A left-wing columnist criticizes the government’s amendments to the public education act. A conservative pundit contends that bureaucratic efforts to integrate disadvantaged children are doomed to fail.
Hungarian press roundup by budapost.eu
Background information: according to the new legislation voted into law by Parliament in July, all 6-year old children must start primary school unless they have serious and well-documented health problems. The new law restricts home-learning options and stipulates that private schools need to comply with the core curriculum requirements of public schools. The amendments also eliminate the previous right of school parental boards to review applications for the post of head teacher. The government claims that the new regulations are intended to strengthen integration and equality. Bence Rétvári, Secretary of State at the Ministry of Human Resources, said that the previous rules allowed more discretion for schools and families, and were used to deny admission for disadvantaged children.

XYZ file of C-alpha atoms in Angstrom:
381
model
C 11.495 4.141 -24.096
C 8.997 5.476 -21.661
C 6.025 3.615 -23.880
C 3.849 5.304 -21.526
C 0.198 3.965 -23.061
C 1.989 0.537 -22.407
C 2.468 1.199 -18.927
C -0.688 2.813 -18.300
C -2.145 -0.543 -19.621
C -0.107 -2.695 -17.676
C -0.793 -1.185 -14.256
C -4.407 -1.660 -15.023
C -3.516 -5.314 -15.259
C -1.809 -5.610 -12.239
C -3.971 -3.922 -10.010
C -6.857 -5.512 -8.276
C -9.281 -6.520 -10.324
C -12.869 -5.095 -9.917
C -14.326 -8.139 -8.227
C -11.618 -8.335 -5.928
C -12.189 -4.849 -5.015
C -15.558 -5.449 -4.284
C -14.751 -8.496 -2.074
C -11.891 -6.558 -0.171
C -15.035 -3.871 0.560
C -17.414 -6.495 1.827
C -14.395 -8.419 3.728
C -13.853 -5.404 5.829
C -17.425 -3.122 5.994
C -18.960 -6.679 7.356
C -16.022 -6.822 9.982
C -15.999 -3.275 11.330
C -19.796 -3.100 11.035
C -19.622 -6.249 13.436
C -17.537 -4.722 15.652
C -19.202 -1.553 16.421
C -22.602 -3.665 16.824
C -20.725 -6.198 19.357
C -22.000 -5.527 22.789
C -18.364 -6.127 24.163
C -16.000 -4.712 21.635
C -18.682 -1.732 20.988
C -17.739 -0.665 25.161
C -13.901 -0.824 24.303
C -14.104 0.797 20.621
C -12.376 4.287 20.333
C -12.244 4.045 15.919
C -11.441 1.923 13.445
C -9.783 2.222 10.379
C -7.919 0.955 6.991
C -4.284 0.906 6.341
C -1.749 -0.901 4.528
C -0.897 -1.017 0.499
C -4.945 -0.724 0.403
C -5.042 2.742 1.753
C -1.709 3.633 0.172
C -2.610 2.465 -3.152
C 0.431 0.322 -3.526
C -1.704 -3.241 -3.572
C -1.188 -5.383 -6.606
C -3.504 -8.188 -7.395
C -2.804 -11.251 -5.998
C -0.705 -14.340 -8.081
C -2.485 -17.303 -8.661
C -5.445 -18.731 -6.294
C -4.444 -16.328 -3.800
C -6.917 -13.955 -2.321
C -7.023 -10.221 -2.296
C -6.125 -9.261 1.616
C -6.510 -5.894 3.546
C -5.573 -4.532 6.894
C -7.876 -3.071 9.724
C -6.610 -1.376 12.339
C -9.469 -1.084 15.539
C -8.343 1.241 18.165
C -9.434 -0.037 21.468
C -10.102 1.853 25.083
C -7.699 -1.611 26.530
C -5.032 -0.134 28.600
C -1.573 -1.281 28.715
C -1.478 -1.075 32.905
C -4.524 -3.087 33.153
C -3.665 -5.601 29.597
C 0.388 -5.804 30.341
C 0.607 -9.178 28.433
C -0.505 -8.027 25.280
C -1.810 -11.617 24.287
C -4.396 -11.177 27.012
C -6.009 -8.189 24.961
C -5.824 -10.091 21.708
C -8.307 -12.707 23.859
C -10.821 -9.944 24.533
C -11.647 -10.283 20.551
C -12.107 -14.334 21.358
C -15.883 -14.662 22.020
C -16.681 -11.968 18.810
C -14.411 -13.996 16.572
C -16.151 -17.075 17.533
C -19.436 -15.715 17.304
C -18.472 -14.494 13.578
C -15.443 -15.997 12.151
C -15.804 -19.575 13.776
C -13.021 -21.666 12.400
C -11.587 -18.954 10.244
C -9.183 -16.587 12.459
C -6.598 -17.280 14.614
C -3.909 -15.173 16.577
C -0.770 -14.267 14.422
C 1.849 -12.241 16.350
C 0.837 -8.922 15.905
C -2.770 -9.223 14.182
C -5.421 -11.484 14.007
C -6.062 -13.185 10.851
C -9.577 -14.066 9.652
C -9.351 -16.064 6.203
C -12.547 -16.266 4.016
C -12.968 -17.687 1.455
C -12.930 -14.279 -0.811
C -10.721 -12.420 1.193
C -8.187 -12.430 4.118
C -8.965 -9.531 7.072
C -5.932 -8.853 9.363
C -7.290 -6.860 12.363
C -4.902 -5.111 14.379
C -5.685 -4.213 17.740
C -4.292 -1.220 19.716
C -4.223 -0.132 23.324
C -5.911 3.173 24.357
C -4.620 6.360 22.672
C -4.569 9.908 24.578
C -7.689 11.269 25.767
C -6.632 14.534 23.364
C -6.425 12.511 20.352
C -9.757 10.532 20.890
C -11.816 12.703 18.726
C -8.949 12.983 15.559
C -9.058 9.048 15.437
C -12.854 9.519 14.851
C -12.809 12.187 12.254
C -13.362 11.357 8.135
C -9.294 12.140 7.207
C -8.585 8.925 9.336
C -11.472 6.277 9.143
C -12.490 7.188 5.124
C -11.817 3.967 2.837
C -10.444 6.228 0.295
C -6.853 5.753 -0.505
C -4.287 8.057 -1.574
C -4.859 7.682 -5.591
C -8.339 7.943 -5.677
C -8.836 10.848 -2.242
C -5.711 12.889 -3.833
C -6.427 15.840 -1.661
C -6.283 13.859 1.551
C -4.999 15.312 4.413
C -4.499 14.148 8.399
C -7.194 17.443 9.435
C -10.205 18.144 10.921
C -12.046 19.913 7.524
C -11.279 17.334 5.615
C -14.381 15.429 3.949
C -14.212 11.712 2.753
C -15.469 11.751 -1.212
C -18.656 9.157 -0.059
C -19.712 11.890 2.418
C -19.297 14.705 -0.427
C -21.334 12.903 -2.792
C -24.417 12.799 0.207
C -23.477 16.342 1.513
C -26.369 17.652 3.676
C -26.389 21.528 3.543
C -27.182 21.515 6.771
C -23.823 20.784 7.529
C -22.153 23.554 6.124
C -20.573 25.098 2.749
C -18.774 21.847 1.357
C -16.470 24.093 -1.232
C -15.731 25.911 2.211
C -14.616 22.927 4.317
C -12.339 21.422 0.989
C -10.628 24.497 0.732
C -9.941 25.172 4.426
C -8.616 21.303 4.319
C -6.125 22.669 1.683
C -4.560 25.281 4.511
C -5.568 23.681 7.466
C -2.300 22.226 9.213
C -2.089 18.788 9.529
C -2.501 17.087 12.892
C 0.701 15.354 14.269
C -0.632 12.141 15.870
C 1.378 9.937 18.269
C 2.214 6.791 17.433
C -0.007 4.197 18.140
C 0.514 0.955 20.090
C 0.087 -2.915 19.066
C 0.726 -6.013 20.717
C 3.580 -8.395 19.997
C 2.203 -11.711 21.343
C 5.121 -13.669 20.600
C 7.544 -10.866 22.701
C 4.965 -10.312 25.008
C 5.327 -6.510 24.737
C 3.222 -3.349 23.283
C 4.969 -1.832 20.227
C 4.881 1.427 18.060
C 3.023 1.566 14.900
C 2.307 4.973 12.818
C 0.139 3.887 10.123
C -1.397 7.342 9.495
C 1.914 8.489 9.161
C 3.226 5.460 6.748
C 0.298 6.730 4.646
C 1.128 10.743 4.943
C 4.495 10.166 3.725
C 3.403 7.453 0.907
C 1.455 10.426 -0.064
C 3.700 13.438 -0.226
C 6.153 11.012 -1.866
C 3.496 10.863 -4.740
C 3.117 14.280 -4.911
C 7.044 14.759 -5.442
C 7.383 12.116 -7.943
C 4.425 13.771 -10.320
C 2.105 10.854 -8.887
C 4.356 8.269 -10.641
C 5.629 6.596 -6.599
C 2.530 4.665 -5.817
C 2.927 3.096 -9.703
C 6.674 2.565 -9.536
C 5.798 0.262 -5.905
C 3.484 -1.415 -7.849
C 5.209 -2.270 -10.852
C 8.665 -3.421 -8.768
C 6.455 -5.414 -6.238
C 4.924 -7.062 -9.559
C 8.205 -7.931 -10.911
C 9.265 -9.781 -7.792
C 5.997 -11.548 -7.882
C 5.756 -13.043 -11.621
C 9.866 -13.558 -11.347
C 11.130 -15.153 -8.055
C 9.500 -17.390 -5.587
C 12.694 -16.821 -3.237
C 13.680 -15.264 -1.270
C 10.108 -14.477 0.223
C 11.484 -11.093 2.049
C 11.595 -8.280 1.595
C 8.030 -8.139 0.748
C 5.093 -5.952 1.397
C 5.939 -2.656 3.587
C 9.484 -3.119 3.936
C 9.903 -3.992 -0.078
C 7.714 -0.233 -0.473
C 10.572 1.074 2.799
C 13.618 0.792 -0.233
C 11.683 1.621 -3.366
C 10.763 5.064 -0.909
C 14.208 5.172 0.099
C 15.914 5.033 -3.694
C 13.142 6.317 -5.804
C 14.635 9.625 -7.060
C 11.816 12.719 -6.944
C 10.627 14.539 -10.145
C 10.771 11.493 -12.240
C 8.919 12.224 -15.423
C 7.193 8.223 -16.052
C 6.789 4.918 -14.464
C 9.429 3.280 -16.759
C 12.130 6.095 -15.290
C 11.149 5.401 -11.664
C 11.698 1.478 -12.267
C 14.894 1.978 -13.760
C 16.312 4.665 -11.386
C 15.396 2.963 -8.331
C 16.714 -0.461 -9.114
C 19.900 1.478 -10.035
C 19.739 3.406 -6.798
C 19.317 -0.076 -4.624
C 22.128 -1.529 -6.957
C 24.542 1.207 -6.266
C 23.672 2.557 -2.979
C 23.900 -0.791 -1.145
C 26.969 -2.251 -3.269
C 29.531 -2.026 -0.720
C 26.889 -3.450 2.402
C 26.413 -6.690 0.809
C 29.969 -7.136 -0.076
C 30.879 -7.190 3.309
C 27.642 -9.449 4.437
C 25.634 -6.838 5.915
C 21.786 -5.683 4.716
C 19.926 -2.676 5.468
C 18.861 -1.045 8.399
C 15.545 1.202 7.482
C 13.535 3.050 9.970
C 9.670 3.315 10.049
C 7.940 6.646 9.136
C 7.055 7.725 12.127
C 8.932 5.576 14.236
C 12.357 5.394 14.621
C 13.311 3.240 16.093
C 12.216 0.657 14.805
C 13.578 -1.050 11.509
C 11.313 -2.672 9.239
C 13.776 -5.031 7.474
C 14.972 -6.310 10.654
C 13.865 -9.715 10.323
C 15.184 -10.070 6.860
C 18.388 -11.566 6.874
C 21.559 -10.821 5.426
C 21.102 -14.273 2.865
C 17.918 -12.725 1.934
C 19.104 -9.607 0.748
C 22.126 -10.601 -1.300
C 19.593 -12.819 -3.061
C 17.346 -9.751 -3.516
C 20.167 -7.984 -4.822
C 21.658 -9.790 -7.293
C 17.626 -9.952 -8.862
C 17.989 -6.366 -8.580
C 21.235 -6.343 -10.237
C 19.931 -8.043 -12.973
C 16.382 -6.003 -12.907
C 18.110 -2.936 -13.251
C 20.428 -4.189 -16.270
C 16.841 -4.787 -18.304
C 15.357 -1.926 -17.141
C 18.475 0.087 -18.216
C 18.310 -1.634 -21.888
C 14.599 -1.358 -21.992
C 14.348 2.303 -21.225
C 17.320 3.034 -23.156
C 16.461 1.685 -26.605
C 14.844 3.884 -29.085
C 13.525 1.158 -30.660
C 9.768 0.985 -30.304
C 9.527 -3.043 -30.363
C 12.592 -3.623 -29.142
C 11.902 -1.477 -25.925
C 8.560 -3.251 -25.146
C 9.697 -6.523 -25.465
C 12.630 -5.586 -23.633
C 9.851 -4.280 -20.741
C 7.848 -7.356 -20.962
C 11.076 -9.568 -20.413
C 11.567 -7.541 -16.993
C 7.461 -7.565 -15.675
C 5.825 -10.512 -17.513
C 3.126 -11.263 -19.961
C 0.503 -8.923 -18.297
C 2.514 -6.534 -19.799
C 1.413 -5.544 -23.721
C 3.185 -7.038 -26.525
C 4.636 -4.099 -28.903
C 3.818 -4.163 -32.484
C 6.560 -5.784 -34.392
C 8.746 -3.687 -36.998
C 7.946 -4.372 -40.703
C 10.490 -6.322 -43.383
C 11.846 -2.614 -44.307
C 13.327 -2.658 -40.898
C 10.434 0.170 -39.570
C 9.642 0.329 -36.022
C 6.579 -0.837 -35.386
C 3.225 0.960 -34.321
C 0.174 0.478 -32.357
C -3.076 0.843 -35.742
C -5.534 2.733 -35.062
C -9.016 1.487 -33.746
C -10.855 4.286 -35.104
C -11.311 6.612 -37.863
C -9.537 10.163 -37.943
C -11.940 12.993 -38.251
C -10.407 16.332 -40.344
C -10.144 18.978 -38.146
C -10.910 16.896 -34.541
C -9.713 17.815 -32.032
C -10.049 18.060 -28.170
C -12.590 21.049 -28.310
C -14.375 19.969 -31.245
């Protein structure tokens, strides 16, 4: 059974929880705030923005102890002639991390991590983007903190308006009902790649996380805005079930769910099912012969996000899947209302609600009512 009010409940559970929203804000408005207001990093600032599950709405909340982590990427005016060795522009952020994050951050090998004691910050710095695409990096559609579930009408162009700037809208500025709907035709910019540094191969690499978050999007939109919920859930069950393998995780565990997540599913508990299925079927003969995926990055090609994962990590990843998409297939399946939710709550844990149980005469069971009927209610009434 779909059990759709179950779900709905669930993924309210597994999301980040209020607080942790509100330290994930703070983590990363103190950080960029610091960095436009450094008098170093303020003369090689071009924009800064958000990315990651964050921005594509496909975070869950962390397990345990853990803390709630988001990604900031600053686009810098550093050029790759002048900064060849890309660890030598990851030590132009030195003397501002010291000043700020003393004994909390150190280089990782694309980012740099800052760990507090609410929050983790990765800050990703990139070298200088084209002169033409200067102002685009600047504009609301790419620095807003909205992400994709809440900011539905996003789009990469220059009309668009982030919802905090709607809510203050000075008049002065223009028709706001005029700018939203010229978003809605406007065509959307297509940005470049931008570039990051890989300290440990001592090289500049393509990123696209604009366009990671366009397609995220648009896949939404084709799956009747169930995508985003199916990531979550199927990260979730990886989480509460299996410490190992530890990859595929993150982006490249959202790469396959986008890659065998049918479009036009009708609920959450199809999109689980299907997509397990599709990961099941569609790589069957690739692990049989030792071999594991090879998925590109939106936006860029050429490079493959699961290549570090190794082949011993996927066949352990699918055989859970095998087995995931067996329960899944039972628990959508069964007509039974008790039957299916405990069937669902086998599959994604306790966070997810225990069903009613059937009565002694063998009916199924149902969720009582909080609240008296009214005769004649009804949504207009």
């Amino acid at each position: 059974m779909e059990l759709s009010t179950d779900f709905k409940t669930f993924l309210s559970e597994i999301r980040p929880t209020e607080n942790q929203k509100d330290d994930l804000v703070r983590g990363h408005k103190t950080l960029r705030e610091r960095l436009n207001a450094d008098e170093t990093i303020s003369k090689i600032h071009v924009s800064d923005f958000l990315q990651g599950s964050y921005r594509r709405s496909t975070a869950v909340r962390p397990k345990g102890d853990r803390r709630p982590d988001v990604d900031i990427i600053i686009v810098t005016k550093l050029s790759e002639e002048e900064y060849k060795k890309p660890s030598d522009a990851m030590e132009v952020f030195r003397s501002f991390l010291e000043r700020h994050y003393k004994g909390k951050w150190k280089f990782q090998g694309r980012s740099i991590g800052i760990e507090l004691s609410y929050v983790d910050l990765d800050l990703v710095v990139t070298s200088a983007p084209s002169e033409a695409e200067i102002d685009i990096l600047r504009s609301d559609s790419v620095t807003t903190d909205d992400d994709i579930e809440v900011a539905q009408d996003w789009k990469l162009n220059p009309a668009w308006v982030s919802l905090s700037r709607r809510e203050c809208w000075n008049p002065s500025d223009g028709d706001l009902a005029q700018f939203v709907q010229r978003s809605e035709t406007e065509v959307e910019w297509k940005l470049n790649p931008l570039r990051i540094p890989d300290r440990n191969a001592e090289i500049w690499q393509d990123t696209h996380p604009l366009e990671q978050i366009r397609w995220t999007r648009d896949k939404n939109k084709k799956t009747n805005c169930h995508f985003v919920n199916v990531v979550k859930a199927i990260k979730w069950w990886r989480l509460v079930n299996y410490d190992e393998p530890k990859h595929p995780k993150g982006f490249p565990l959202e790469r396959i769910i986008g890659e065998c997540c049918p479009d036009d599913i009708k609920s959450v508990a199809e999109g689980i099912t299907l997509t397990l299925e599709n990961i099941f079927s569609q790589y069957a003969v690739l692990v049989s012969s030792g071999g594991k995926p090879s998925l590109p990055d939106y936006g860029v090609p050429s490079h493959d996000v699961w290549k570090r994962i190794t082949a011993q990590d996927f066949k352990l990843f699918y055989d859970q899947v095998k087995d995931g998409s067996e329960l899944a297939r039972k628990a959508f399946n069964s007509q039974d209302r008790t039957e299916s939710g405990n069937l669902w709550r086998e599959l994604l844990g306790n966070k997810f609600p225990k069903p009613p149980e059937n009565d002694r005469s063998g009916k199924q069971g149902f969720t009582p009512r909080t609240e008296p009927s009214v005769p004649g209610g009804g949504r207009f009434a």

Népszava’s Dániel Juhász accuses the government of ‘nationalizing children’. The left-wing commentator claims that the new public education act severely limits parents’ rights to decide about the future of their children. Juhász thinks that if decisions about public education are made by government committees rather than families, the system will become less flexible and the interests of children with special needs are less likely to be accommodated.
Mandiner’s Gergely Szilvay comments on an interview with liberal sociologist Ágnes Kende in 168 Óra. In the interview, Kende explained that governmental efforts to create non-segregated schools are being spoilt by parents from the majority society who enroll their kids in schools that have no Roma or poor children. Kende noted that unless the right to freely choose schools is curtailed, integration cannot succeed. Szilvay finds it bizarre that left-wing liberals who often accuse the government of forcing its will on the people would restrict the right of parents to choose the school they think best fits their children. Szilvay disagrees with Kende’s view that ‘spontaneous segregation’ resulting from parents’ choices should be perceived as institutional segregation. Szilvay claims that Kende and other anti-segregation intellectuals live in rich neighbourhoods and therefore their children attend public or private schools with no disadvantaged kids.